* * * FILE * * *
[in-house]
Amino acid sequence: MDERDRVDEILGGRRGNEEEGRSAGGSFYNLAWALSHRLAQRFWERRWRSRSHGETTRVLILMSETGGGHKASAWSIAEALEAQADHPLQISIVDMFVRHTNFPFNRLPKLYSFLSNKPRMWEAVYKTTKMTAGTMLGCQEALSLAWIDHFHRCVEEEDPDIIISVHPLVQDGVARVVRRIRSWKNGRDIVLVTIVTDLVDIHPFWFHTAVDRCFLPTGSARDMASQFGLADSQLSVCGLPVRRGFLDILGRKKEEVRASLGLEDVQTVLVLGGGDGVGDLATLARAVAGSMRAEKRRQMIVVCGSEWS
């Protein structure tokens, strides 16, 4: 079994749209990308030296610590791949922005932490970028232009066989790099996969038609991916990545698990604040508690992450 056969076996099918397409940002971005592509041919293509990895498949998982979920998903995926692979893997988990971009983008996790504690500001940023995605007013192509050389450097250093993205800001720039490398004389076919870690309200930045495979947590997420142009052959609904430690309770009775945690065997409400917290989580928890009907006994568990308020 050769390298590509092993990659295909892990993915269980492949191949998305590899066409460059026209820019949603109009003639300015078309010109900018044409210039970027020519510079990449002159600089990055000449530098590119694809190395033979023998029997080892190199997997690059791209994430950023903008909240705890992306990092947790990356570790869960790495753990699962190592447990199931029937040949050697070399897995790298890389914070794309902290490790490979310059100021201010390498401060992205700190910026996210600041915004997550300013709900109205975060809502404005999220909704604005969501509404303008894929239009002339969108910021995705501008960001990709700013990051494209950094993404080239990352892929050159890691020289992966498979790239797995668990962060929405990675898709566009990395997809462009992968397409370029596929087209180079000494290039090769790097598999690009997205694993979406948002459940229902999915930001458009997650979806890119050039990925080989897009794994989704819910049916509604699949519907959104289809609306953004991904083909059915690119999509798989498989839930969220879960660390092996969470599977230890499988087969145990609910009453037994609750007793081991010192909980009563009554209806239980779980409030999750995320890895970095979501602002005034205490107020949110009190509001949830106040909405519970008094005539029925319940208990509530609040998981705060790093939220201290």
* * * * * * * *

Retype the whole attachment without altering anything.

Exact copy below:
[in-house]
Amino acid sequence: MDERDRVDEILGGRRGNEEEGRSAGGSFYNLAWALSHRLAQRFWERRWRSRSHGETTRVLILMSETGGGHKASAWSIAEALEAQADHPLQISIVDMFVRHTNFPFNRLPKLYSFLSNKPRMWEAVYKTTKMTAGTMLGCQEALSLAWIDHFHRCVEEEDPDIIISVHPLVQDGVARVVRRIRSWKNGRDIVLVTIVTDLVDIHPFWFHTAVDRCFLPTGSARDMASQFGLADSQLSVCGLPVRRGFLDILGRKKEEVRASLGLEDVQTVLVLGGGDGVGDLATLARAVAGSMRAEKRRQMIVVCGSEWS
């Protein structure tokens, strides 16, 4: 079994749209990308030296610590791949922005932490970028232009066989790099996969038609991916990545698990604040508690992450 056969076996099918397409940002971005592509041919293509990895498949998982979920998903995926692979893997988990971009983008996790504690500001940023995605007013192509050389450097250093993205800001720039490398004389076919870690309200930045495979947590997420142009052959609904430690309770009775945690065997409400917290989580928890009907006994568990308020 050769390298590509092993990659295909892990993915269980492949191949998305590899066409460059026209820019949603109009003639300015078309010109900018044409210039970027020519510079990449002159600089990055000449530098590119694809190395033979023998029997080892190199997997690059791209994430950023903008909240705890992306990092947790990356570790869960790495753990699962190592447990199931029937040949050697070399897995790298890389914070794309902290490790490979310059100021201010390498401060992205700190910026996210600041915004997550300013709900109205975060809502404005999220909704604005969501509404303008894929239009002339969108910021995705501008960001990709700013990051494209950094993404080239990352892929050159890691020289992966498979790239797995668990962060929405990675898709566009990395997809462009992968397409370029596929087209180079000494290039090769790097598999690009997205694993979406948002459940229902999915930001458009997650979806890119050039990925080989897009794994989704819910049916509604699949519907959104289809609306953004991904083909059915690119999509798989498989839930969220879960660390092996969470599977230890499988087969145990609910009453037994609750007793081991010192909980009563009554209806239980779980409030999750995320890895970095979501602002005034205490107020949110009190509001949830106040909405519970008094005539029925319940208990509530609040998981705060790093939220201290």